Takedowns are effective for short term management of specific threats, and they make great PR, but they do little, in most cases, to actually turn the tide. The criminals, who often escape prosecution or real penalties, usually just re-focus and rebuild. 

This is just another reminder that even older malware remains a profit center. Mutations, variants and enhancements can turn old problems like Zeus, back into new problems. Expect that with crypto locker and its ilk. This is not a problem that is likely to go away soon and not a problem that a simple takedown can solve.

ATM Attacks are WEIRD

So this week, while doing some TigerTrax research for a client, I ran into something that was “new to me”, but apparently is old hat for the folks focused on ATM security. The attacks against ATMs run from the comical, like when would-be thieves leave behind cell phones, license plates or get knocked out by their own sledge hammers during their capers to the extremely violent – attacks with explosives, firearms and dangerous chemicals. But, this week, my attention caught on an attack called “Plofkraak”. 

In this attack, which is apparently spreading around the world from its birth in Eastern Europe, an ATM is injected with high levels of flammable gas. The attackers basically tape up all of the areas where the gas could easily leak out, and then fill the empty spaces inside the ATM with a common flammable gas. Once the injection is completed, the gas is fired by the attacker, causing an explosion that emanates from INSIDE the ATM.

The force of the explosion tears the ATM apart, and if the attackers are lucky, cracks open the safe that holds the money, allowing them to make off with the cash and deposits. Not all attackers are lucky though, and some get injured in the blast, fail to open the safe and even torch the money they were seeking. However, the attack is cheap, fast, and if the ATM doesn’t have adequate safeguards, effective.

The collateral damage from an attack of this type can be pretty dangerous. Fires, other explosions and structural damages have been linked to the attack. Here is an example of what one instance looked like upon discovery. 

Some ATM vendors have developed counter measures for the attack, including gas sensors/neutralizing chemical systems, additional controls to prevent injection into the core of the machine, hardening techniques for the safe against explosions and other tricks of the trade. However, given the age of ATM machines in the field and their widespread international deployment, it is obvious that a number of vulnerable systems are likely to be available for the criminals to exploit.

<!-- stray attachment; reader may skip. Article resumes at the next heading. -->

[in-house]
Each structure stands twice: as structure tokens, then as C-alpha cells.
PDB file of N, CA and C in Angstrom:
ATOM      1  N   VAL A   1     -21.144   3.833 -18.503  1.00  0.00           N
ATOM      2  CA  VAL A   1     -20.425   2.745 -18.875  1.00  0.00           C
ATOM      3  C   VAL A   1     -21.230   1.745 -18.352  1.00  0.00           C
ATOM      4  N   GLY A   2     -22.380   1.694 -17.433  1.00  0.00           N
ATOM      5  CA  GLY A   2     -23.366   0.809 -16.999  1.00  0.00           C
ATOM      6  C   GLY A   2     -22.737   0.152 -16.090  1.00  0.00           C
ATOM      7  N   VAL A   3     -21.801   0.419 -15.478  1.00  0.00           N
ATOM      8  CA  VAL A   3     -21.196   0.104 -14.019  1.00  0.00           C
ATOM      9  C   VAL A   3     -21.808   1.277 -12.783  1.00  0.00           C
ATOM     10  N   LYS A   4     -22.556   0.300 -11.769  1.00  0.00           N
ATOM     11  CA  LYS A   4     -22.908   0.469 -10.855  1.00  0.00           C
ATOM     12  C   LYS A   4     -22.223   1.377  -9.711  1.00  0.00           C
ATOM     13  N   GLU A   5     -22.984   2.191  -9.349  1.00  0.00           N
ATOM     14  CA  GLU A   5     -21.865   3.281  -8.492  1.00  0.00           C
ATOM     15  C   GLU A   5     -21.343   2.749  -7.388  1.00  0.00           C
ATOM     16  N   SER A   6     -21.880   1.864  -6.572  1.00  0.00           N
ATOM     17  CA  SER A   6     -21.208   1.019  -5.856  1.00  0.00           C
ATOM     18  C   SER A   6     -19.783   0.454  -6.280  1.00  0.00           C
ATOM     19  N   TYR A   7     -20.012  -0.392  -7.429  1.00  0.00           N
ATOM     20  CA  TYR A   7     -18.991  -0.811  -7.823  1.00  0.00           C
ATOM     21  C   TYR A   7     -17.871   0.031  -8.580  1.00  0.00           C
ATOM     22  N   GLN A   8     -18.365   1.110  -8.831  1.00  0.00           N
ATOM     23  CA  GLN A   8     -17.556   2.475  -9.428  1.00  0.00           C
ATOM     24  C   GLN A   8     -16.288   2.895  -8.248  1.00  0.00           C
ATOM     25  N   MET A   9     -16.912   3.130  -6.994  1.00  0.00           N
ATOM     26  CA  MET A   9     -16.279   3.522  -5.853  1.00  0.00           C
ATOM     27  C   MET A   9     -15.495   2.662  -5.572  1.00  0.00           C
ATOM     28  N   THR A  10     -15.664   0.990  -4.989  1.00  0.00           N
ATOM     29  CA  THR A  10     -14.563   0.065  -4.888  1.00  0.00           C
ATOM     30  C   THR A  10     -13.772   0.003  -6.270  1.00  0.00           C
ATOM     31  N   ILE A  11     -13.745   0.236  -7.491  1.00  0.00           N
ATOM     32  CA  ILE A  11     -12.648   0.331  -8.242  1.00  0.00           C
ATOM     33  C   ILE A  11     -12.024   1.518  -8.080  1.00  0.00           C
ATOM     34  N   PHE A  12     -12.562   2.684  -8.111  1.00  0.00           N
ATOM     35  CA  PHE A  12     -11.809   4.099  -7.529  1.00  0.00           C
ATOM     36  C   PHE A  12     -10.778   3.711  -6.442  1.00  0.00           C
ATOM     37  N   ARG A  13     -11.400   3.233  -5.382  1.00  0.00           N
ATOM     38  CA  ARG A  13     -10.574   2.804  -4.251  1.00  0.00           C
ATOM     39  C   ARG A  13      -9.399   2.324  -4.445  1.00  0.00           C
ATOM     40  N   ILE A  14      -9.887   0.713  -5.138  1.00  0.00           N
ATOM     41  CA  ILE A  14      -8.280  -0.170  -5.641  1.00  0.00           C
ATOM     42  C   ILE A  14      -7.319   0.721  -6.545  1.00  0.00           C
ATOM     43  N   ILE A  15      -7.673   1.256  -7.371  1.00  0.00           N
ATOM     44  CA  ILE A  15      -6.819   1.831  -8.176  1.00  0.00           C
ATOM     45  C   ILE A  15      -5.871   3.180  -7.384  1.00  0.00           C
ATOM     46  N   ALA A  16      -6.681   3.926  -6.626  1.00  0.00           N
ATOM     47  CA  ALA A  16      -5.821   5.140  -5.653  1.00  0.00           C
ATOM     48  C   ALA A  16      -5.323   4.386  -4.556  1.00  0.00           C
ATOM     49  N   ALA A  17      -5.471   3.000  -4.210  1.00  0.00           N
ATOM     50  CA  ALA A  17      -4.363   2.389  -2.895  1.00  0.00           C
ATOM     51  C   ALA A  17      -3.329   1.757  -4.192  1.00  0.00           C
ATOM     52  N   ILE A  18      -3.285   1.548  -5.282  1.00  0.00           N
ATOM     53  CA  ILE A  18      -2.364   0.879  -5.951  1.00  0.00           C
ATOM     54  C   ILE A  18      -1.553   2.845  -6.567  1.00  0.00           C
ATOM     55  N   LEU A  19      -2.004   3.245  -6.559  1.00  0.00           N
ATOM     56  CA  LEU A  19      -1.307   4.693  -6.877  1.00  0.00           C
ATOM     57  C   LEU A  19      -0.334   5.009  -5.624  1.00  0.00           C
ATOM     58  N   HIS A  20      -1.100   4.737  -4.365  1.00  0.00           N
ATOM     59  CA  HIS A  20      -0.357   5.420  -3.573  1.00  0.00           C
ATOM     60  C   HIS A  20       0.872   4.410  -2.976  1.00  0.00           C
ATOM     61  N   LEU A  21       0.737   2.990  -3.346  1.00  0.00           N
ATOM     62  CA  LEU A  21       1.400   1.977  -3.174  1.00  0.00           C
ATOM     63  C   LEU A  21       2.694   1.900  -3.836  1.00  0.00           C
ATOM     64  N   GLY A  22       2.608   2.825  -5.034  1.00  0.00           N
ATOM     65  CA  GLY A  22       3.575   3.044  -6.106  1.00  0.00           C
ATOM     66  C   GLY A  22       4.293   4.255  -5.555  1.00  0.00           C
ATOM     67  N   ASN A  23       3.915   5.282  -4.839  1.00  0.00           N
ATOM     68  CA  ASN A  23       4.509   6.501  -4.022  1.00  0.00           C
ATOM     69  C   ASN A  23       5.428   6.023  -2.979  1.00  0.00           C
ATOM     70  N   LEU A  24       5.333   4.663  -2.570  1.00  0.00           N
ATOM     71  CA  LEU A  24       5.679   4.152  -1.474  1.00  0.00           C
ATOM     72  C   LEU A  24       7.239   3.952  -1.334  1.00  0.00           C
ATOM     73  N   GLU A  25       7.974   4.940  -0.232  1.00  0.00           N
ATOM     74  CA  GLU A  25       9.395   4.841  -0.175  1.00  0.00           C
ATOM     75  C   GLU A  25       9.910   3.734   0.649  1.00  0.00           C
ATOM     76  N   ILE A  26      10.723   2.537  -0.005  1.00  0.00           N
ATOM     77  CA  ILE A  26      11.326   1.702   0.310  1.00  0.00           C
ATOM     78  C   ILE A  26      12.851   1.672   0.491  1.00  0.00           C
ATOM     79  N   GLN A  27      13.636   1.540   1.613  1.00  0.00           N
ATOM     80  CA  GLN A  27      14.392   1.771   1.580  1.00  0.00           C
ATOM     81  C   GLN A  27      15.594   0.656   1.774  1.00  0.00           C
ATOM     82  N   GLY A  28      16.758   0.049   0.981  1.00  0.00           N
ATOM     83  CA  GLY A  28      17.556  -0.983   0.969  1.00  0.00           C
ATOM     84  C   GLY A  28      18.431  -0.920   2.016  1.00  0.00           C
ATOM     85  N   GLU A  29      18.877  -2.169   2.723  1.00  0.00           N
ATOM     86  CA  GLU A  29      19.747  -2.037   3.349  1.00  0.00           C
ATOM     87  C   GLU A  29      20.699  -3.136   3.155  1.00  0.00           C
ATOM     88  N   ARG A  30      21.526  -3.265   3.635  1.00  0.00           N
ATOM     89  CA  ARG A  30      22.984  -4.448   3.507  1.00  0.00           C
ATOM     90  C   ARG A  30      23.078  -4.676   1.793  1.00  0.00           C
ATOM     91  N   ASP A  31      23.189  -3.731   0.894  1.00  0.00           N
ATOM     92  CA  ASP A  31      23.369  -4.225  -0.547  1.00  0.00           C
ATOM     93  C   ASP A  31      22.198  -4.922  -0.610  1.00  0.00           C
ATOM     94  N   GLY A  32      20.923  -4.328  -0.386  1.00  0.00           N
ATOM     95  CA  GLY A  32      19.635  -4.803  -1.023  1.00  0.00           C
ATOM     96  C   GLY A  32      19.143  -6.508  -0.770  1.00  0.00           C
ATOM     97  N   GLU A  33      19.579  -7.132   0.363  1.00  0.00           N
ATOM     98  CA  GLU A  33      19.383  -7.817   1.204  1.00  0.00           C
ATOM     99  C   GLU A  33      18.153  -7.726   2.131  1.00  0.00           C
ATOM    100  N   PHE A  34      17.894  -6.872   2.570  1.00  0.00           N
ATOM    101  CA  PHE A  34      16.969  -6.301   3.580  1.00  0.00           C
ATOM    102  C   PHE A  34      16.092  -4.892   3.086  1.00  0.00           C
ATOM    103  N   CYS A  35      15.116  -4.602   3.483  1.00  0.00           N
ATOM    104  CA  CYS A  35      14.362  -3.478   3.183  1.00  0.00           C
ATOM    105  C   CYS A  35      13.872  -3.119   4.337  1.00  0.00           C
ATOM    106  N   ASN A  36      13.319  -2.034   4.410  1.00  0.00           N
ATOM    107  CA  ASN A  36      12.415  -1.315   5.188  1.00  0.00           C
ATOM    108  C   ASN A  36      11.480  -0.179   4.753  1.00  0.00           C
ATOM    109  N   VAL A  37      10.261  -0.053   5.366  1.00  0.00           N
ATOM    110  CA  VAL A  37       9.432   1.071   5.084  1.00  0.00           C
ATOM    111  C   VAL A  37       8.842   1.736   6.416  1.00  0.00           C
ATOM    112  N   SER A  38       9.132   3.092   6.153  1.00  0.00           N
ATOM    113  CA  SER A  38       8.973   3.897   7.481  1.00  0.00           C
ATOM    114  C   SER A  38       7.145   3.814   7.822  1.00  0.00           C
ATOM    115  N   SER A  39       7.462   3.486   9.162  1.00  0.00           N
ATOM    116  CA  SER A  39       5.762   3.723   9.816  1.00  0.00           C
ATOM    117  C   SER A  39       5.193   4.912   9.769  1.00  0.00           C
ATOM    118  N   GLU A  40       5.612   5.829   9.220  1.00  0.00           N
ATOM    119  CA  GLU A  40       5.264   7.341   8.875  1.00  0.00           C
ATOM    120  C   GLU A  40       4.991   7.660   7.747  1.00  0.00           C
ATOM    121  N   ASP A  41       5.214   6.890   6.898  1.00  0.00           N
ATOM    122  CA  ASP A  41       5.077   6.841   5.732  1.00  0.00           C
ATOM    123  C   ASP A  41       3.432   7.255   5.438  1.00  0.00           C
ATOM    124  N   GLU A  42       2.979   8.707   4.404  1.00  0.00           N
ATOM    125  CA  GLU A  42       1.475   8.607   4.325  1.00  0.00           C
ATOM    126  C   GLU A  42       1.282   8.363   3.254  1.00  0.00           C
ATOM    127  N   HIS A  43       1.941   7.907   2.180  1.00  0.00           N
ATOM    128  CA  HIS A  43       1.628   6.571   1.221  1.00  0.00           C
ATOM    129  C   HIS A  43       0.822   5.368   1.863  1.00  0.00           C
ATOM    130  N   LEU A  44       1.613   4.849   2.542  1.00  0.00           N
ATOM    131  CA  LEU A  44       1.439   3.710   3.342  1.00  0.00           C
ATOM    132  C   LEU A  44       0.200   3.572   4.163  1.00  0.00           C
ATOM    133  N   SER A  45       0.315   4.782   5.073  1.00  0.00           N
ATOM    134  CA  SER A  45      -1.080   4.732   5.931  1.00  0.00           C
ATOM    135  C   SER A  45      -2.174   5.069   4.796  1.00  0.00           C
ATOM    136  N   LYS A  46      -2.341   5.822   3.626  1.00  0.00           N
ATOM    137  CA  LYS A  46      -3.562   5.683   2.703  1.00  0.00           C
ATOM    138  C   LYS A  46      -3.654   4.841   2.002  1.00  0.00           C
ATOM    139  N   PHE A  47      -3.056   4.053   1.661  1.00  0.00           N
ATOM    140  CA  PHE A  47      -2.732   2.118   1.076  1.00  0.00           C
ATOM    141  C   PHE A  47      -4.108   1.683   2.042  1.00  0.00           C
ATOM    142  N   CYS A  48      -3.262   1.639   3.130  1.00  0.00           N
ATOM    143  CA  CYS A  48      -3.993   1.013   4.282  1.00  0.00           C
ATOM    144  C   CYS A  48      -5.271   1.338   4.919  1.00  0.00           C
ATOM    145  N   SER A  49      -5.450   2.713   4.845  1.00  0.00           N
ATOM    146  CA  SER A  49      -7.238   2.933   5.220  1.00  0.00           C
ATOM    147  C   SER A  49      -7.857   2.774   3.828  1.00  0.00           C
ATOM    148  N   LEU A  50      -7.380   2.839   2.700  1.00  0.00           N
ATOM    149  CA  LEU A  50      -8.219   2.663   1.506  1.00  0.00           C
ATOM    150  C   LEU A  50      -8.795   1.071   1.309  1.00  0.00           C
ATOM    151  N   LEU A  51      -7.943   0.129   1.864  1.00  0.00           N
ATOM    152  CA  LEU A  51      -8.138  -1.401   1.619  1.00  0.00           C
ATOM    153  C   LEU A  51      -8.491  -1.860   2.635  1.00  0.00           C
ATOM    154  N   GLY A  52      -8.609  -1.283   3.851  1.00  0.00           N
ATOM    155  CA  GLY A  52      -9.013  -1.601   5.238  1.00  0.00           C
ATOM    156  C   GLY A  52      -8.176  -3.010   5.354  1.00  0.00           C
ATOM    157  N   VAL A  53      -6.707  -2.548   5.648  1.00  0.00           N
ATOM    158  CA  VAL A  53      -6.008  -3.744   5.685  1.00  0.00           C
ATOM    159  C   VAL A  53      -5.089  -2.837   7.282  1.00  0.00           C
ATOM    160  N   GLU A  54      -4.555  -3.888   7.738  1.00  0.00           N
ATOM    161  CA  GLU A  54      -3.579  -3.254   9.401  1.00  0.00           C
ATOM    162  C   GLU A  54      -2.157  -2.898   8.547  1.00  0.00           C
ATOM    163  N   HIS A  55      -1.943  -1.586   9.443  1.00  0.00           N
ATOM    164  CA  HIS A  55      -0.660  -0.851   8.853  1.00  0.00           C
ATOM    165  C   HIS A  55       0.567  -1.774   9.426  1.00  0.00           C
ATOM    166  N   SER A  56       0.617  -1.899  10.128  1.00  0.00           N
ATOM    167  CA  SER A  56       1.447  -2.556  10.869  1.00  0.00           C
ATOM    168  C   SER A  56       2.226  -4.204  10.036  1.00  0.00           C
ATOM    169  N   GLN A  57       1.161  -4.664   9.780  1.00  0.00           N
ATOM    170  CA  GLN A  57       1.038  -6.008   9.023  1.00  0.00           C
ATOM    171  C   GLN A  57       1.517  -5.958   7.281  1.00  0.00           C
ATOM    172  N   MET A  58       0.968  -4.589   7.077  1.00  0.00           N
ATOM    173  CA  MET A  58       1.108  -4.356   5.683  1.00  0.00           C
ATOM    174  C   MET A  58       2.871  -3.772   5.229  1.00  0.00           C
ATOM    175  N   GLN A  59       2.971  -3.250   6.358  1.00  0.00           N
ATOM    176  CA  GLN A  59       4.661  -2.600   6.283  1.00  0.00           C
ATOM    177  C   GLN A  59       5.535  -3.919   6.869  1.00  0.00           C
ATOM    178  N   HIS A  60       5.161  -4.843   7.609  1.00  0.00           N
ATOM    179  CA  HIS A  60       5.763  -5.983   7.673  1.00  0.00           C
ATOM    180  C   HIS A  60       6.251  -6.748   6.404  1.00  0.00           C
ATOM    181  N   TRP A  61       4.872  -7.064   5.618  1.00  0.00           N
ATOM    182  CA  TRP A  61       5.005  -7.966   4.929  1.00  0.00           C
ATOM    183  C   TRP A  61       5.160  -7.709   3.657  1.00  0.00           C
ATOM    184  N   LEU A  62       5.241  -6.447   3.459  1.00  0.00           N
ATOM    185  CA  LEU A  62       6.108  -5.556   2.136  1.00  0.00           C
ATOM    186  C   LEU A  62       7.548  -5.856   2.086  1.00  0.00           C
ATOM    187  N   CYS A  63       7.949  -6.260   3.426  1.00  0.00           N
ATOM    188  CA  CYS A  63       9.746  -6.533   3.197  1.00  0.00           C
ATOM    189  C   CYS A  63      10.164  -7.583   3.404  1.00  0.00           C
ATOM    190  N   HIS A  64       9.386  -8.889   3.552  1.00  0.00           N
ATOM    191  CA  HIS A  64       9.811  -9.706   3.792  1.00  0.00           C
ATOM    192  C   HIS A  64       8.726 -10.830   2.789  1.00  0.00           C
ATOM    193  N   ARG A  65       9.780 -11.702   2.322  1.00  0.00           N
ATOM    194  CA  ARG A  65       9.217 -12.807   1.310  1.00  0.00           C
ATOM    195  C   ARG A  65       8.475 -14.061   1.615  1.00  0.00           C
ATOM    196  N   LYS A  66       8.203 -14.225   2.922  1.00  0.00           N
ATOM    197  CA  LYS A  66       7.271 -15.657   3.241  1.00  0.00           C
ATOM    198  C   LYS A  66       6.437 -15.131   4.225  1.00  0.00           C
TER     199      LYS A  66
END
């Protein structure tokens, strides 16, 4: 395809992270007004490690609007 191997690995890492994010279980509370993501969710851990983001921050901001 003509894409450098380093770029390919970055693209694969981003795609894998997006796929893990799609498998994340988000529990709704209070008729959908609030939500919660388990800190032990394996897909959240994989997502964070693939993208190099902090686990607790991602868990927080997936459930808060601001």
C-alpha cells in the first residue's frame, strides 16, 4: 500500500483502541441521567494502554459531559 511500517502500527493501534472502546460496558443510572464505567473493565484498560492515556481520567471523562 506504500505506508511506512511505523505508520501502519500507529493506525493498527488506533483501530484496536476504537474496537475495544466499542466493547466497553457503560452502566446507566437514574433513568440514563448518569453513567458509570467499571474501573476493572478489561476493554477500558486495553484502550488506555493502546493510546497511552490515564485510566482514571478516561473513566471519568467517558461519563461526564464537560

While this is a weird and interesting technique, it did give me some reminders about just how creative and ambitious criminals can be. Even extending that into Information Security, it never ceases to amaze me how creative people will get to steal. Spend some time today thinking about that. What areas of your organization might be vulnerable to novel attacks? Where are the areas that a single failure of a security control could cause immense harm? Make a note of those, and include them in your next risk assessment, pen-test or threat modeling exercise.

Don’t forget, that just like the inventors of Plofkraa”, attackers around the world are working on the odd, novel and unexpected attack vector. Vigilance is a necessary skill, and one we need more of, in infosec. As always, thanks for reading, and stay safe out there! 

Spend Your First Hour Back the Right Way – Go Malware Hunting!

So, you’ve been out of the office for a quick holiday break or vacation. Now you face a mountain of emails and whole ton of back-logged tasks. Trust me, put them aside for one hour.

Instead of smashing through emails and working trouble tickets, spend an hour and take a look around your environment – go hunting – target malware, bots and backdoors. At a macro level, not a micro level. Were there an abnormal number of trouble tickets, outbound connections, AV alerts, IDS and log entries while you were gone? What does egress look like during that period? Were there any abnormal net flows, DNS anomalies or network issues that would indicate scans, probes or tampering on a larger scale?

Spend an hour and look for high level issues before you dig into the micro. Read some logs. See what might be getting lost in your return to work overwhelm. It is not all that uncommon for attackers to use holidays and vacations as windows of opportunity to do their nasty business.

Don’t fall victim to the expected overwhelm. Instead, use it as a lens to look for items or areas that correlate to deeper concerns. You might just find that hour invested to be the one that makes (or breaks) your career in infosec.

Good luck and happy hunting!

PS – Thanks to Lee C. for the quick edits on 7/4/14.